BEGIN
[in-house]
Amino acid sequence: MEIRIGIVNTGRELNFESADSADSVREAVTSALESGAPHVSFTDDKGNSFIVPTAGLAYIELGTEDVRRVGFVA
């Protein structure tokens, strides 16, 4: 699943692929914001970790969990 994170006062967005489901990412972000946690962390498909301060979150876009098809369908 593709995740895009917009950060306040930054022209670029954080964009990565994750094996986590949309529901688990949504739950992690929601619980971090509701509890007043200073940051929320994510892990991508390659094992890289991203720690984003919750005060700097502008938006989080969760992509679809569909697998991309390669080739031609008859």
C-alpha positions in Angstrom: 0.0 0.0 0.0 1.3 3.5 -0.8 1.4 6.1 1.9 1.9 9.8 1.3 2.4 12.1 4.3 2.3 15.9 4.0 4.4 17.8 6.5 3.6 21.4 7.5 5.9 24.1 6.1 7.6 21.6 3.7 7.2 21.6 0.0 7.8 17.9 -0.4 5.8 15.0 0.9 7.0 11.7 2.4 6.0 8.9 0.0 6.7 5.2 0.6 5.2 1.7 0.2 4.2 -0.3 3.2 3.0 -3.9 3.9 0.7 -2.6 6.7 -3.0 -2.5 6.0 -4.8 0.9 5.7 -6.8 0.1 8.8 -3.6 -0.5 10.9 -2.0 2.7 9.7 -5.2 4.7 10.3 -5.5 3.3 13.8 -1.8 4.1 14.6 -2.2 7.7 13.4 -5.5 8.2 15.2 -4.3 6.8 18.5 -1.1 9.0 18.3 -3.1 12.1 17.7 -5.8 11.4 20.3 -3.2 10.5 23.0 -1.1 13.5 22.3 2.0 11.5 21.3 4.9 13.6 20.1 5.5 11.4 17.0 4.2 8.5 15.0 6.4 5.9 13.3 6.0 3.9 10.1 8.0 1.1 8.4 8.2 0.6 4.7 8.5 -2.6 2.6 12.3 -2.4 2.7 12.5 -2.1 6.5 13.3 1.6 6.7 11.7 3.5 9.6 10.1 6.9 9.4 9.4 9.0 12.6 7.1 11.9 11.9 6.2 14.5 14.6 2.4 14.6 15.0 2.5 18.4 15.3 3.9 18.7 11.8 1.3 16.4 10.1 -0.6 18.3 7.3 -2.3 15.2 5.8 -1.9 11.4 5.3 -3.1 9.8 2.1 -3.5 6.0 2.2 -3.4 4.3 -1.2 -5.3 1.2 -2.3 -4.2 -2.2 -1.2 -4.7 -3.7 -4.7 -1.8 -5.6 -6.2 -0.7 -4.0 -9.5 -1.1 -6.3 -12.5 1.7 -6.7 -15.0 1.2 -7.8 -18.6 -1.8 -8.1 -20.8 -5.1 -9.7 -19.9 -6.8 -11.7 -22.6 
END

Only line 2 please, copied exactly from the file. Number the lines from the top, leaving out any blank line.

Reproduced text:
Amino acid sequence: MEIRIGIVNTGRELNFESADSADSVREAVTSALESGAPHVSFTDDKGNSFIVPTAGLAYIELGTEDVRRVGFVA